Finding Black Queer Life Between the Lines of History
Suzette Mayr on Her Search for the Sleeping Car Porter
I have a great-great uncle who was born in the Bahamas. His name was Baxter. He was recruited by the Canadian Pacific Railway in the early part of the 20th century to work on the passenger trains as a sleeping car porter. Young and looking for adventure, he arrived in Canada and worked for years on the trains. Sleeping car porter work was among the few decent jobs that a black man could get at the time.
Baxter is recorded nowhere in the family papers, and he likely appears in no archive, unless it’s as a criminal, named or unnamed in a police record because he was caught out for gross indecency while in the company of another consenting man, which is one of the only ways a man like him would be recorded in an official archive. Or maybe he’s not in the archives because he found the right guy, and he lived happily ever after—sometimes these things do happen under the radar. People like Baxter worked hard not to be found.
I tell you this story as truth about my ancestor even though it is 100 percent fiction. Baxter is the protagonist of my novel The Sleeping Car Porter, and I wrote him because he is the star of a book I wanted to read that hadn’t been written. I wrote him with the zeal of someone searching a family attic or closet for traces of family members whom she didn’t know existed. I made up Baxter, but I made him up because I am the only queer person I know in my Caribbean family, but not for a minute do I believe that I am actually the only queer person in my Caribbean family. I am also not the only queer black person in the history of the Canadian Prairies, where I live, and where—when I was coming out in the early 1990s—99.999 percent of the time I was the only black woman in the lesbian bar.
I know that archives are tricky places; they have been curated and controlled. It’s not a coincidence that for a long time I couldn’t find anything about queer black men in Canada like Baxter. As José Esteban Muñoz writes in Cruising Utopia:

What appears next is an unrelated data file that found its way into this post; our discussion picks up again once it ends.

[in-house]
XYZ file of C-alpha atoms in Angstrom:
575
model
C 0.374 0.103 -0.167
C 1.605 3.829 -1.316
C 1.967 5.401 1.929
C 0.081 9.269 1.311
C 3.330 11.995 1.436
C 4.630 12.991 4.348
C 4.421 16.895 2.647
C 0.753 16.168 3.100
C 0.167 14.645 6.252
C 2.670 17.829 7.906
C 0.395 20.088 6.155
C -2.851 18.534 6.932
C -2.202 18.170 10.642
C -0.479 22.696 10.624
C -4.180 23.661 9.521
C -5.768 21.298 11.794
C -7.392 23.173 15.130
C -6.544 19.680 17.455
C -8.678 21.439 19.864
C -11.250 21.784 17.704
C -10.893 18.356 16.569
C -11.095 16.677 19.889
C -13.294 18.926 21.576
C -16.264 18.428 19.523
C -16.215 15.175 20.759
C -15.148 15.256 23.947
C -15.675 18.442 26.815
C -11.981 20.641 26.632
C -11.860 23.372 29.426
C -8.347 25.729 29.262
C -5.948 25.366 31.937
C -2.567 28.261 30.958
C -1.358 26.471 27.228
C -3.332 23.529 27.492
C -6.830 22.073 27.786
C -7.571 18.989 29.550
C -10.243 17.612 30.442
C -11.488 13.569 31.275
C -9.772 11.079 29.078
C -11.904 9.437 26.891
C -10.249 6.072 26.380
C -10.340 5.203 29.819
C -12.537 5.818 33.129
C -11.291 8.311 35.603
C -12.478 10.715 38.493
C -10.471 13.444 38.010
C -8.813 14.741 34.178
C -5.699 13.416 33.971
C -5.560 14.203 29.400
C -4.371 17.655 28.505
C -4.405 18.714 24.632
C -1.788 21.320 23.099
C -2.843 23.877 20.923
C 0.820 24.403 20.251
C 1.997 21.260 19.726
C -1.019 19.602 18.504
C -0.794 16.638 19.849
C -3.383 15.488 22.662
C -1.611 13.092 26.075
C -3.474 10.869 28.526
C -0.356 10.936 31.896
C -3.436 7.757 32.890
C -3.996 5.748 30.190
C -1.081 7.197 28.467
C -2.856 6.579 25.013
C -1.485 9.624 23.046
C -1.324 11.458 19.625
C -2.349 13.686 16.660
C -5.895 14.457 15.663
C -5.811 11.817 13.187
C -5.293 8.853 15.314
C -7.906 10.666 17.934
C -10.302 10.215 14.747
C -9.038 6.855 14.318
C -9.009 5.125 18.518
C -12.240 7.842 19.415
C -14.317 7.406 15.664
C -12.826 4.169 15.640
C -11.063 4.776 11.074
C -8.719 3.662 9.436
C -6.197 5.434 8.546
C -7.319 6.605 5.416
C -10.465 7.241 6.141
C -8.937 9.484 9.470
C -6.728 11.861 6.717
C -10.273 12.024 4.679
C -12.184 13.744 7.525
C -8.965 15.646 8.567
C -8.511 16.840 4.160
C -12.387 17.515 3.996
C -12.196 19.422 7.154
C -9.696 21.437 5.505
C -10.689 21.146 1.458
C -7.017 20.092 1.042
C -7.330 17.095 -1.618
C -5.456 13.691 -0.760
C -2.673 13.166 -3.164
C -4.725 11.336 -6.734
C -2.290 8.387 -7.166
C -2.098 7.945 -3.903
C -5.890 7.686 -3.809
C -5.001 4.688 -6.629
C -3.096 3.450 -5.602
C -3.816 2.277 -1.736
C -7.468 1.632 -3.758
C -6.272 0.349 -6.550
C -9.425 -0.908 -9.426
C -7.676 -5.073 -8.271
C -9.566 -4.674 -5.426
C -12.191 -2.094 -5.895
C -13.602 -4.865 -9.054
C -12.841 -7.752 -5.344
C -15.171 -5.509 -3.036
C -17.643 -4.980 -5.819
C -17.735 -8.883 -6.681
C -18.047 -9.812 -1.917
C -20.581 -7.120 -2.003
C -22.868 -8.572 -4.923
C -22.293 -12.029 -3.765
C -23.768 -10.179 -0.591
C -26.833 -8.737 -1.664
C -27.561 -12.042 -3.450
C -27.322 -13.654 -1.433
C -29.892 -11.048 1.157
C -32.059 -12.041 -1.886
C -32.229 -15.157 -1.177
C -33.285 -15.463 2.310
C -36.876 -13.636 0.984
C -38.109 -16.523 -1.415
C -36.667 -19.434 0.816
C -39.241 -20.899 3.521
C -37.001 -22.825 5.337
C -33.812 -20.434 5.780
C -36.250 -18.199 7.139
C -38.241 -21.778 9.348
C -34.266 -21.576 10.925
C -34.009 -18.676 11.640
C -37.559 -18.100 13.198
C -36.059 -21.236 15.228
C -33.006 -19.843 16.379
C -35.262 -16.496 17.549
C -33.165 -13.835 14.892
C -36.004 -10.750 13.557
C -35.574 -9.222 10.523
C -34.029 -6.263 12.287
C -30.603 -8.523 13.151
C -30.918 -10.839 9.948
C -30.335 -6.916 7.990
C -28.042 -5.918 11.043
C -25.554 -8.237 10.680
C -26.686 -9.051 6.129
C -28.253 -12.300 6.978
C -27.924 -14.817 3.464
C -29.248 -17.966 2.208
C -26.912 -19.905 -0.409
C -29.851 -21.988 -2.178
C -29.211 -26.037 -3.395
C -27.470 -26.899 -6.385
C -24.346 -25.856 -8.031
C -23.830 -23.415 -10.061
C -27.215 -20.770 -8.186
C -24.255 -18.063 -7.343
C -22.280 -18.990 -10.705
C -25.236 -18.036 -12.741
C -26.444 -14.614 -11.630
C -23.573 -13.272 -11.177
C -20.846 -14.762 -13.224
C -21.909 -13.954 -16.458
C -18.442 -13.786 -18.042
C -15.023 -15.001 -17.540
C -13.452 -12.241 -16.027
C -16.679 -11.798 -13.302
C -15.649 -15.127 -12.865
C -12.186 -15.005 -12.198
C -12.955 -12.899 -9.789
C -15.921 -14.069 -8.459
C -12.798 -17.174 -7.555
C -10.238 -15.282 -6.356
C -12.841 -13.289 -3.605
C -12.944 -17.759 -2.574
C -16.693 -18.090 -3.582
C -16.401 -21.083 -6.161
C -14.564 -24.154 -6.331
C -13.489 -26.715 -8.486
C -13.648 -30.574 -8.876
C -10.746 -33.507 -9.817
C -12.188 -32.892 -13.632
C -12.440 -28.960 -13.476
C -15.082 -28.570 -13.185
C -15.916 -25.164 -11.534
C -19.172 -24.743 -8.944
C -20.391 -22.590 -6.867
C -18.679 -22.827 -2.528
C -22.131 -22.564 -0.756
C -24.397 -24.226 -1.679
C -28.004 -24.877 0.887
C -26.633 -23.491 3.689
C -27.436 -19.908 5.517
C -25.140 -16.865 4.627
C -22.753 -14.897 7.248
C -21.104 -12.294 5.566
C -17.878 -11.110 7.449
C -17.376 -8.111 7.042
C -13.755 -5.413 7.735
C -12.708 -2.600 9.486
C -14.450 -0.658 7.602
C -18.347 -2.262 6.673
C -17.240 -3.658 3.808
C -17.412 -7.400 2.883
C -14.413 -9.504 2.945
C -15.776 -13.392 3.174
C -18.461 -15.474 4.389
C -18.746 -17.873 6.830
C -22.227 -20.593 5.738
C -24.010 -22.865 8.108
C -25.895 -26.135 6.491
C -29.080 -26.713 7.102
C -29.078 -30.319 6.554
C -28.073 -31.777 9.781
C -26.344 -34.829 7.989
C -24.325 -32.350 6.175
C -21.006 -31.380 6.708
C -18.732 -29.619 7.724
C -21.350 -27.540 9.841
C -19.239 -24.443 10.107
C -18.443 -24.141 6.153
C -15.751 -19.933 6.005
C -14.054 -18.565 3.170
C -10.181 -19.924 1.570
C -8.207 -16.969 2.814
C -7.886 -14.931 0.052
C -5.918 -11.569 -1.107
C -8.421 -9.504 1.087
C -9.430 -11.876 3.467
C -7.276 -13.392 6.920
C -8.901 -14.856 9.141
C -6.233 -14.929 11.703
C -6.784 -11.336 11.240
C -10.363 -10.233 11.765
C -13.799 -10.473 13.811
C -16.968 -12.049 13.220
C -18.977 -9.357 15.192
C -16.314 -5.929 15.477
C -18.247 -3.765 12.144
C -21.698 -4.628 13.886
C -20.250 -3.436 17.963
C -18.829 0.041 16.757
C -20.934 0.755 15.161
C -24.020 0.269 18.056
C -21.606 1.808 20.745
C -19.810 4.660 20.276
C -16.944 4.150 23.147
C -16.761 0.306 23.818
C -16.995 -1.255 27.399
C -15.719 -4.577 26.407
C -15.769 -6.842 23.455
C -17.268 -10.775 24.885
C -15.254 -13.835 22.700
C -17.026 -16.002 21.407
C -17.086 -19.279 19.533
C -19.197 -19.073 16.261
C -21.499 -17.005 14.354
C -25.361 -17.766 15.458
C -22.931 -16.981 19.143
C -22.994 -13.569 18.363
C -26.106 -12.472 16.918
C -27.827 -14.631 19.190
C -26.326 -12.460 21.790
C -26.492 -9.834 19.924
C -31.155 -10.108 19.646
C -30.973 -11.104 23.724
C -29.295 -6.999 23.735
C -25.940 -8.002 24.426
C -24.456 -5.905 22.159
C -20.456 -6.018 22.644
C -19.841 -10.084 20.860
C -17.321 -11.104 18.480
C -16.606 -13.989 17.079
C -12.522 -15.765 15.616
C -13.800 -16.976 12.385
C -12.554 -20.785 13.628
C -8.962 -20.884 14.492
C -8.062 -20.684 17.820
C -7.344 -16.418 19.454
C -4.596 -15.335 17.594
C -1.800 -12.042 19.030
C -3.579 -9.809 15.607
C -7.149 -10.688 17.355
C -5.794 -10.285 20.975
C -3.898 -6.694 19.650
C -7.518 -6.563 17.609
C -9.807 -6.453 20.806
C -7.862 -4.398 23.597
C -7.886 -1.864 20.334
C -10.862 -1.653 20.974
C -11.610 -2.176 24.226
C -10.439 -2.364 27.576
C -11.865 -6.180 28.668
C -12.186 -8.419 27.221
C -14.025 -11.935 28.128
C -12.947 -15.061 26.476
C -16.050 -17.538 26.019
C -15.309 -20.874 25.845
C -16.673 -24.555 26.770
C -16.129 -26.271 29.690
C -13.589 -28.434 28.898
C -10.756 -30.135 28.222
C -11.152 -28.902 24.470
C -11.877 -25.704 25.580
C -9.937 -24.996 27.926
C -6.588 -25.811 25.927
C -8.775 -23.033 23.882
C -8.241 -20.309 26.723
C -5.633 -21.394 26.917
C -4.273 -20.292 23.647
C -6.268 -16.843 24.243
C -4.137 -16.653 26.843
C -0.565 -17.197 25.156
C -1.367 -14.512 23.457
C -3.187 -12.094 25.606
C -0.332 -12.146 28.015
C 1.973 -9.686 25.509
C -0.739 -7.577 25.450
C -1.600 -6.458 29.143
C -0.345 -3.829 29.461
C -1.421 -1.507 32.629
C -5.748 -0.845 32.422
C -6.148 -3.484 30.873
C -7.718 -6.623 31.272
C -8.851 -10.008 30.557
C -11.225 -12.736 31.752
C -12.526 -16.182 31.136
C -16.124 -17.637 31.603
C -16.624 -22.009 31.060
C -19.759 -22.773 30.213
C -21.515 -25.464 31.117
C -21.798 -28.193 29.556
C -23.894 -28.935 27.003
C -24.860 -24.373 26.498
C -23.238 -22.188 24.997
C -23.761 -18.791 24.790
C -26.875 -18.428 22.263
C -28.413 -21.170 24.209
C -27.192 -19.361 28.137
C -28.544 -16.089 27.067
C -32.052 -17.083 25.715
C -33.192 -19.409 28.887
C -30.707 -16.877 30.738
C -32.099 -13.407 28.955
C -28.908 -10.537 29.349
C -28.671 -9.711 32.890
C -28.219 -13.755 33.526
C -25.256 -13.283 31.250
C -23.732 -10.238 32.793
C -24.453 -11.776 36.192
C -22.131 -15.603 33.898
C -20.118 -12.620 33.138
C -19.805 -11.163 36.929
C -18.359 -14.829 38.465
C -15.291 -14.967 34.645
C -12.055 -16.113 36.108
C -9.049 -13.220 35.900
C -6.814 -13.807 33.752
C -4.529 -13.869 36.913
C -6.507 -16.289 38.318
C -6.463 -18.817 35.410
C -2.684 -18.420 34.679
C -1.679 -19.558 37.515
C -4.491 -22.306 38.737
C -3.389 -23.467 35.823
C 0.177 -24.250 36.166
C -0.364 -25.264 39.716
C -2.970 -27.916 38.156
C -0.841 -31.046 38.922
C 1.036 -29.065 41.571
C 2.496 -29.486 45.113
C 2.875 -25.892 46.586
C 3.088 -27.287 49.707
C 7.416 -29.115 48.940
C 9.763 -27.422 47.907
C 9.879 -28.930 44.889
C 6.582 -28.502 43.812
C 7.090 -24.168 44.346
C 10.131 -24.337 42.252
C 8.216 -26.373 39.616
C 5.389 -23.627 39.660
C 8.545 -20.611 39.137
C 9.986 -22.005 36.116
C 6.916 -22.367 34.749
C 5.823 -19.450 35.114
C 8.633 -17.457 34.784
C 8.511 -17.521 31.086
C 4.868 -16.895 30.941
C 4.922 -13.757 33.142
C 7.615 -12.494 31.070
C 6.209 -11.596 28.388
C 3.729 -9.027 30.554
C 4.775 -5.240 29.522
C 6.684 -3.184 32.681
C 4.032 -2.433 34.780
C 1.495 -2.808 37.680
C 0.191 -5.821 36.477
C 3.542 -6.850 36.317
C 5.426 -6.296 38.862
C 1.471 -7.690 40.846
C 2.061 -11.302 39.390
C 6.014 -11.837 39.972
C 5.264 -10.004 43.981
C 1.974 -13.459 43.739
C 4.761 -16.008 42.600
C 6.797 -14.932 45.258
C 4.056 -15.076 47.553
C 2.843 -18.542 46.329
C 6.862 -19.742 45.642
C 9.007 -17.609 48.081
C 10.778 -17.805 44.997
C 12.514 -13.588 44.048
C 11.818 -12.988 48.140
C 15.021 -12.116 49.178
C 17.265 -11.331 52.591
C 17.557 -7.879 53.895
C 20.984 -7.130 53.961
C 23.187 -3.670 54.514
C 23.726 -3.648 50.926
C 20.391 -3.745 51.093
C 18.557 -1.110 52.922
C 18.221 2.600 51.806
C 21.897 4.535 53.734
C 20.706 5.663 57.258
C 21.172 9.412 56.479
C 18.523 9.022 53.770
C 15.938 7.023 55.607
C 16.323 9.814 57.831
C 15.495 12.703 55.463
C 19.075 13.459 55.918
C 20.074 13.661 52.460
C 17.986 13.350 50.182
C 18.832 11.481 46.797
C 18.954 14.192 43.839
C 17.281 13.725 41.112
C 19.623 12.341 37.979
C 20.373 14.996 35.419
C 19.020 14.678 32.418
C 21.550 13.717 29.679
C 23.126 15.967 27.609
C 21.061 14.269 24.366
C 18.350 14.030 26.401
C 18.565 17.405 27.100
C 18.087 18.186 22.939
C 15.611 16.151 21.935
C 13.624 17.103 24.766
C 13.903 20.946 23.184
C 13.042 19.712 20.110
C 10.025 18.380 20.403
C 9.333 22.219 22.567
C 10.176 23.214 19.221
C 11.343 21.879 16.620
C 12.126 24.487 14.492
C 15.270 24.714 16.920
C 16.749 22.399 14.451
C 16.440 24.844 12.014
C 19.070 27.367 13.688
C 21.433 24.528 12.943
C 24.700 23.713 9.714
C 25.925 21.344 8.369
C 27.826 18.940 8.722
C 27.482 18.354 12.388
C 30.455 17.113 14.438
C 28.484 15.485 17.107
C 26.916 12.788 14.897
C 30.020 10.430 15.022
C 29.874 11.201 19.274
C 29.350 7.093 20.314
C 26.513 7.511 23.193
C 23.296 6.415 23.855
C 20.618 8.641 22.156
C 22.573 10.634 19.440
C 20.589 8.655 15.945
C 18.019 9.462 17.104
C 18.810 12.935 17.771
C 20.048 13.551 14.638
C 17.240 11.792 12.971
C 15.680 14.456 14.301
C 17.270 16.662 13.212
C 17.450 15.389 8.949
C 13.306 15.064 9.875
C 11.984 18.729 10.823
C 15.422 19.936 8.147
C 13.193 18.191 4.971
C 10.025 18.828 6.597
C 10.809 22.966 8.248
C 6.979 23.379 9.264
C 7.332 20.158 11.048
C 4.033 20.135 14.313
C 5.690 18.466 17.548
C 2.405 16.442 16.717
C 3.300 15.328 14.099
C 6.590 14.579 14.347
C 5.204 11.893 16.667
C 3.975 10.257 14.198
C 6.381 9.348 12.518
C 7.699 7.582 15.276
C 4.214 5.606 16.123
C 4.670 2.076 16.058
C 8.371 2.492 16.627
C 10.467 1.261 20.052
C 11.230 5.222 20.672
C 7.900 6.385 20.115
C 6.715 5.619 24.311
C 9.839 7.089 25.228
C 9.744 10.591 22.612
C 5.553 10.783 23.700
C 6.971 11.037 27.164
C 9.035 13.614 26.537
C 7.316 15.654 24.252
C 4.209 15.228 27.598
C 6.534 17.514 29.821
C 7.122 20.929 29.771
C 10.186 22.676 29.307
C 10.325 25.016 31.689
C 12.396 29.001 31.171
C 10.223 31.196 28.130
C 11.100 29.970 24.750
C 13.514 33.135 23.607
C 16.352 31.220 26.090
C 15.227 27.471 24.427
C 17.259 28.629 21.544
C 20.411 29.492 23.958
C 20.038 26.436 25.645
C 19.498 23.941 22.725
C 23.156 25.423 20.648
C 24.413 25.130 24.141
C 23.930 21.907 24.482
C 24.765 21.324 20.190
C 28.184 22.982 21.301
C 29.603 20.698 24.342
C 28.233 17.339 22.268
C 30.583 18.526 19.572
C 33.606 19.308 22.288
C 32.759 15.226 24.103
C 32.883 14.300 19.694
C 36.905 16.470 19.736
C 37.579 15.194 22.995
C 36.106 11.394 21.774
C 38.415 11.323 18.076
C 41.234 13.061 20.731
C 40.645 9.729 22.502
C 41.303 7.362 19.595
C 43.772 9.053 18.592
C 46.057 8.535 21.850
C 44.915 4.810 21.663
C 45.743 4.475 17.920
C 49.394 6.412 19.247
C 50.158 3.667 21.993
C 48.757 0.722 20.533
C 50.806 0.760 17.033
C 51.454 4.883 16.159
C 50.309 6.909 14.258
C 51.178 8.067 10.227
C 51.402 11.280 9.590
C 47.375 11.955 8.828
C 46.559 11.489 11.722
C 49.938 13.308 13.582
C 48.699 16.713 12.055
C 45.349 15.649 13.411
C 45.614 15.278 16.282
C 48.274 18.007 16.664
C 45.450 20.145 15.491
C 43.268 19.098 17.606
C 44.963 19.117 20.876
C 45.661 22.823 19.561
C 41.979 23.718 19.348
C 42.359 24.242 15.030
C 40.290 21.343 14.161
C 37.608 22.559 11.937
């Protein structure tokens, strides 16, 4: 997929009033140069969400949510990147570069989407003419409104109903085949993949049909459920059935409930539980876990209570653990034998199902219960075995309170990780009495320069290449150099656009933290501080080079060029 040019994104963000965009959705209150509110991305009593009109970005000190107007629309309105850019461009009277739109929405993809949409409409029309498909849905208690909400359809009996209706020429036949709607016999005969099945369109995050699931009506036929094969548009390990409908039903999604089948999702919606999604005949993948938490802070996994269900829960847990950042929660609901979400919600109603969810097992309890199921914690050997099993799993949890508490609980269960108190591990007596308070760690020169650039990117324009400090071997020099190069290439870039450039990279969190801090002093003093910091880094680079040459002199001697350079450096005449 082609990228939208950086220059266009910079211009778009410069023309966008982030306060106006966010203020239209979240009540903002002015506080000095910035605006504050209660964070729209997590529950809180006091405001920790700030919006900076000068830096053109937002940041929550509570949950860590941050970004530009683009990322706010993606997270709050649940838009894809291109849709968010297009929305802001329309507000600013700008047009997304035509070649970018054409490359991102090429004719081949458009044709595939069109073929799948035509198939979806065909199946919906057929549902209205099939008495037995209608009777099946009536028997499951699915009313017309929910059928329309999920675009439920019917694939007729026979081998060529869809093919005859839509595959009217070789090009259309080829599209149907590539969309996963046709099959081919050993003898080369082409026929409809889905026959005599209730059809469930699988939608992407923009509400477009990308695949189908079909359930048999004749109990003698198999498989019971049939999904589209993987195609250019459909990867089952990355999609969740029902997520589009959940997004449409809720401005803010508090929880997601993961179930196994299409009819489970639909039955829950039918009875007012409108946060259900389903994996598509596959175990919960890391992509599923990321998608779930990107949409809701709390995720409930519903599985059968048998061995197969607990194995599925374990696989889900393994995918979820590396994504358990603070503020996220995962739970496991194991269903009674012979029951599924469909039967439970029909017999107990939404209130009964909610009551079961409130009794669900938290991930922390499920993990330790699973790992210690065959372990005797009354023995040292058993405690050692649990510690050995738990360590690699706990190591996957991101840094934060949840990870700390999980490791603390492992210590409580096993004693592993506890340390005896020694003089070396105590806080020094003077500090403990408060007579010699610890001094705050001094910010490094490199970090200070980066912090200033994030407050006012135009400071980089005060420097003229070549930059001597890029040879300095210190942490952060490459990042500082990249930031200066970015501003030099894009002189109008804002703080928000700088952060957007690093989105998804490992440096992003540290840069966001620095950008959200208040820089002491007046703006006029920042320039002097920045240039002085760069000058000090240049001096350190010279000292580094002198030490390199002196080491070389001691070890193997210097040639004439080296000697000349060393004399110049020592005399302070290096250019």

Queerness has an especially vexed relationship to evidence. Historically, evidence of queerness has been used to penalize and discipline queer desires, connections, and acts. When the historian of queer experience attempts to document a queer past, there is often a gatekeeper, representing a straight present, who will labour to invalidate the historical fact of queer lives—present, past, and future. Queerness is rarely complemented by evidence, or at least by traditional understandings of the term.
Perhaps evidence of someone like Baxter was dismissed as not important or worth recording; perhaps his trace was erased by a gatekeeper wanting to maintain a straight history.I had so much difficulty trying to prove that his story could have happened.
Perhaps the silences in archives are deliberate—poet Nourbese Philip writes that “Silence marks lack of neither language nor identity. Rather, it is a form of communication that those who rely on the hegemonic word of private authority cannot hear.” Black Literature scholar Karina Vernon, meanwhile, writes that “black archival practices respect that the archivist is not entitled to everything, and not everything is for the public archive.”
In searching for archival evidence of a queer black sleeping car porter upon which to base my novel, I ran up against at least four possible kinds of silence: the silence of a gay man looking to stay hidden; the silence of black people not wanting to be co-opted by a white archive; the silence of the black sleeping car porters in general, as a group of men protective of their reputation; and, possibly, the silence imposed by the official gatekeepers of history who did not deem the lives of black men worthy of archival inclusion.